376      * again.</li>
377      * <li>If one value is an object and the other is a number or string, convert the 
378      * object to a primitive and try the comparison again. An object is converted to a 
379      * primitive value by either its <tt>toString()</tt> method or its <tt>valueOf()</tt> 
380      * method. The built-in classes of core JavaScript attempt <tt>valueOf()</tt> 
381      * conversion before <tt>toString()</tt> conversion, except for the Date class, 
382      * which performs <tt>toString()</tt> conversion. Objects that are not part of core 
383      * JavaScript may convert themselves to primitive values in an implementation-defined 
384      * way.</li>
385      * <li>Any other combinations of values are not equal.</li>
386      * </ul>
387      * </ul>
388      * @param other Any value or object.
389      * @return <tt>true</tt> if the first operand equals the second; <tt>false</tt>, 
390      * otherwise;
391      * @since 1.0
392      * @javascript Re-compilers must replace the instance invocation of this method with the 
393      * JavaScript expression:
394      * <pre>p == other</pre>
395      * where <tt>p</tt> is the current function instance of the invocation of this method.
396      */
397     public final boolean eq(Object other) {
398         return Js.eq(var(), other);
399     }
400 
401     /**
402      * <p>Checks whether the two operands are "identical" using a strict definition of 
403      * sameness, resembling the identity operator in JavaScript.</p>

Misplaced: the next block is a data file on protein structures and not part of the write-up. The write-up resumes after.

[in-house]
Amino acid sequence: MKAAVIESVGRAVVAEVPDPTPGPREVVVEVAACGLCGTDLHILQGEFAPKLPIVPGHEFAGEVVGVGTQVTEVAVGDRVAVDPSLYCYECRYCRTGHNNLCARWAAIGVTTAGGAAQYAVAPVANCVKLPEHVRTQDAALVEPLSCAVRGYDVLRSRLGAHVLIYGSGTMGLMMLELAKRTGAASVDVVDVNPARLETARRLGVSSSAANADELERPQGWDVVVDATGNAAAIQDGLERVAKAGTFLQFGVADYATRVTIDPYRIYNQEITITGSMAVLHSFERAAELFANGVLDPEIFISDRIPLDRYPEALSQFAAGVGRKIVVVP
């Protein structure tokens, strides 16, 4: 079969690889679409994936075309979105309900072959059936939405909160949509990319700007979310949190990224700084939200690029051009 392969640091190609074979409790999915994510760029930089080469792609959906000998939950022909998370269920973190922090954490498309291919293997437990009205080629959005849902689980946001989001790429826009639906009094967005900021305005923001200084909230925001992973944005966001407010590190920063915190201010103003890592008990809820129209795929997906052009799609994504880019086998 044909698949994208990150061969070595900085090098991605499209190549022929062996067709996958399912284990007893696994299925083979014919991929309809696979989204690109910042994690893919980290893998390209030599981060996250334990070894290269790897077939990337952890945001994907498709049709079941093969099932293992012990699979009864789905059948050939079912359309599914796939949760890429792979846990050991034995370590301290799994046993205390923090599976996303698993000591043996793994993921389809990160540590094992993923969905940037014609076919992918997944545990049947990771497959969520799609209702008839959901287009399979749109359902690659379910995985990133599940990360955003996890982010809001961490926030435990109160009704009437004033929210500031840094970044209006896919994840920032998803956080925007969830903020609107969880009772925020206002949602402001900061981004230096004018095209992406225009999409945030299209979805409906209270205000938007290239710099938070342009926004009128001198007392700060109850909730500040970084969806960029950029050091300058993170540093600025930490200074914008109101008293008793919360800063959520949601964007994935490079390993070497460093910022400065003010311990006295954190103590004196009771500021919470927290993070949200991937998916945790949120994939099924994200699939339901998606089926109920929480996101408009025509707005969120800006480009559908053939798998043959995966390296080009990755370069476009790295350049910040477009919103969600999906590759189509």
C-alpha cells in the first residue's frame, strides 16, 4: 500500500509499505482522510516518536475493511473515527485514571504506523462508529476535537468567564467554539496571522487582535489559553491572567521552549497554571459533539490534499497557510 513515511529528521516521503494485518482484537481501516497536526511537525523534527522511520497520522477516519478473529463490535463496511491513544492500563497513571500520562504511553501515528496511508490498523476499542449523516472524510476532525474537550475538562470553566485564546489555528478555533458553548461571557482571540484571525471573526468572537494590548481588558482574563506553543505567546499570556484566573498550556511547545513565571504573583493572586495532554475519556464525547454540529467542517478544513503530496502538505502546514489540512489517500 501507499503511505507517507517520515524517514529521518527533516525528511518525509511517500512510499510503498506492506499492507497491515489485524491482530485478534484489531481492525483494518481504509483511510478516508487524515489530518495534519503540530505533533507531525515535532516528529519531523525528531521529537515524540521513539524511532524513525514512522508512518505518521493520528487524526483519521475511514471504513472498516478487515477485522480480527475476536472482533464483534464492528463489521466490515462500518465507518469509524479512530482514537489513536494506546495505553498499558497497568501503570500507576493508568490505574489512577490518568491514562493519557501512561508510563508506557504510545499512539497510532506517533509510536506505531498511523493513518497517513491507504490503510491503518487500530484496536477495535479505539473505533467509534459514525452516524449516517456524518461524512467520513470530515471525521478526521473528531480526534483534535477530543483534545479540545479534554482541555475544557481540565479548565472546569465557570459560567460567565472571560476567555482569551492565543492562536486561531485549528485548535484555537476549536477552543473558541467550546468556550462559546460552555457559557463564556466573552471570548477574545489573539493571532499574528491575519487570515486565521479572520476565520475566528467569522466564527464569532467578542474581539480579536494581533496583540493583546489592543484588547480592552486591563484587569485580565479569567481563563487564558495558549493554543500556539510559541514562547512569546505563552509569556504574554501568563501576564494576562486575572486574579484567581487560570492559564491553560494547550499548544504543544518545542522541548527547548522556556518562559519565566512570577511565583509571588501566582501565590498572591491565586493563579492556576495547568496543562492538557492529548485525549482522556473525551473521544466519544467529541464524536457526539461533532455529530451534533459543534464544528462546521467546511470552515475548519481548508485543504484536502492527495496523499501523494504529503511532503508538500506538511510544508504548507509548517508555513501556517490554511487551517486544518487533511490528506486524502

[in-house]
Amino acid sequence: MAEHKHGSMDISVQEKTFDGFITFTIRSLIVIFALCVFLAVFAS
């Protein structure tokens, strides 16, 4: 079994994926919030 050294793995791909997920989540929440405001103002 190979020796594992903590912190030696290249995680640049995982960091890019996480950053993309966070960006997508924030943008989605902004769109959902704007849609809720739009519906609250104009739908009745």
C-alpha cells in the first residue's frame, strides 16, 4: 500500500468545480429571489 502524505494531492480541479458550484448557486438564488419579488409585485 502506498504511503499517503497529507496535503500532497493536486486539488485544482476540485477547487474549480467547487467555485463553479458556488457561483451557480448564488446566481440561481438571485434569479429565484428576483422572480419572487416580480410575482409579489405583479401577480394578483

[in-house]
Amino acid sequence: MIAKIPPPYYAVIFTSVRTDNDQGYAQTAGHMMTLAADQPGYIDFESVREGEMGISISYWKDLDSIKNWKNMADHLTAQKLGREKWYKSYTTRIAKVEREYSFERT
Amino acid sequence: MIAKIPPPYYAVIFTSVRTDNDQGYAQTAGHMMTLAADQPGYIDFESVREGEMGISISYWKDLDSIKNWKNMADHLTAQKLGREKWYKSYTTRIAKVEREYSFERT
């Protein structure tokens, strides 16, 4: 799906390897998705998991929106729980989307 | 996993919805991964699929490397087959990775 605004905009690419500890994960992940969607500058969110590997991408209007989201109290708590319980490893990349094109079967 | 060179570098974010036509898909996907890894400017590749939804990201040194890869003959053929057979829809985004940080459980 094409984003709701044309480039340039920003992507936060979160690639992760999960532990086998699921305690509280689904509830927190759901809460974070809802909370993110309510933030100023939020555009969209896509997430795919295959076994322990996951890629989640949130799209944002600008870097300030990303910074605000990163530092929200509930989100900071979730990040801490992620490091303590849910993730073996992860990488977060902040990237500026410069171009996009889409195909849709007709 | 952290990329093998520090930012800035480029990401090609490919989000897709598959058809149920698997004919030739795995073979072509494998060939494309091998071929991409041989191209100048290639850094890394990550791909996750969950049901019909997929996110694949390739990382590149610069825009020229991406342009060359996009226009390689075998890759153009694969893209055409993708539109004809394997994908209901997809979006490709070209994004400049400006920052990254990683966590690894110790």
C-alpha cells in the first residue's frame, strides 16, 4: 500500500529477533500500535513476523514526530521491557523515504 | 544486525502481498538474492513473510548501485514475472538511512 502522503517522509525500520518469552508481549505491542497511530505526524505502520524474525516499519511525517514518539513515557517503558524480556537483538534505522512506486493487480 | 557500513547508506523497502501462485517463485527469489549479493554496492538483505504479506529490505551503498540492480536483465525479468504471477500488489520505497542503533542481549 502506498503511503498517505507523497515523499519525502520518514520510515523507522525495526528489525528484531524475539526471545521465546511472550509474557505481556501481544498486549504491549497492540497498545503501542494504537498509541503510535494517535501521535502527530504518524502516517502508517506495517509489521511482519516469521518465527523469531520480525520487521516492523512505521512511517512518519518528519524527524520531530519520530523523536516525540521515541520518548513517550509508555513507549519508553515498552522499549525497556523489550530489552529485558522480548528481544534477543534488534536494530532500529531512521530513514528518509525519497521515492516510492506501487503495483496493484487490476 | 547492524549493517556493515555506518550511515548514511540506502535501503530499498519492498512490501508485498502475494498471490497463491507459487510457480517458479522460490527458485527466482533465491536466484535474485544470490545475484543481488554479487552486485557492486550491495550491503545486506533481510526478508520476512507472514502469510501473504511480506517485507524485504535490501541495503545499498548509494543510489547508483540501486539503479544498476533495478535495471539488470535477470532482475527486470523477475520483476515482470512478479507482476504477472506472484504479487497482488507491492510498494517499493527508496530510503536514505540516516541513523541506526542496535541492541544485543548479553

404      * <p>The equality and identity operations check whether two values are the same, using 
405      * two different definitions of sameness. Both operations accept operands of any type, 
406      * and both return <tt>true</tt> if their operands are the same and <tt>false</tt> 
407      * if they are different. The identity operation checks whether its two operands are 
408      * "identical" using a strict definition of sameness. The equality operation checks 
409      * whether its two operands are "equal" using a more relaxed definition of sameness 
410      * that allows type conversions.</p>
411      * <p>The identity operation is standardized by ECMAScript v3 and implemented in 
412      * JavaScript 1.3 and later. Be sure you understand the differences between the 
413      * assignment, equality, and identity operations, and be careful to use the correct one 
414      * when coding! Although it is tempting to call all three operations "equals," it may 
415      * help to reduce confusion if you read "gets or is assigned" for assignment operation, 
416      * "is equal to" for equality operation, and "is identical to" for identity operation.</p>
417      * <p>In JavaScript, numbers, strings, and boolean values are compared by value. In this 
418      * case, two separate values are involved, and the equality and identity operations 
419      * check that these two values are identical. This means that two variables are equal 
420      * or identical only if they contain the same value. For example, two strings are equal 
421      * only if they each contain exactly the same characters.</p>
422      * <p>On the other hand, objects, arrays, and functions are compared by reference. This 
423      * means that two variables are equal only if they refer to the same object. Two 
424      * separate arrays are never equal or identical, even if they contain equal or identical 
425      * elements. Two variables that contain references to objects, arrays, or functions are 
426      * equal only if they refer to the same object, array, or function. If you want to test 
427      * that two distinct objects contain the same properties or that two distinct arrays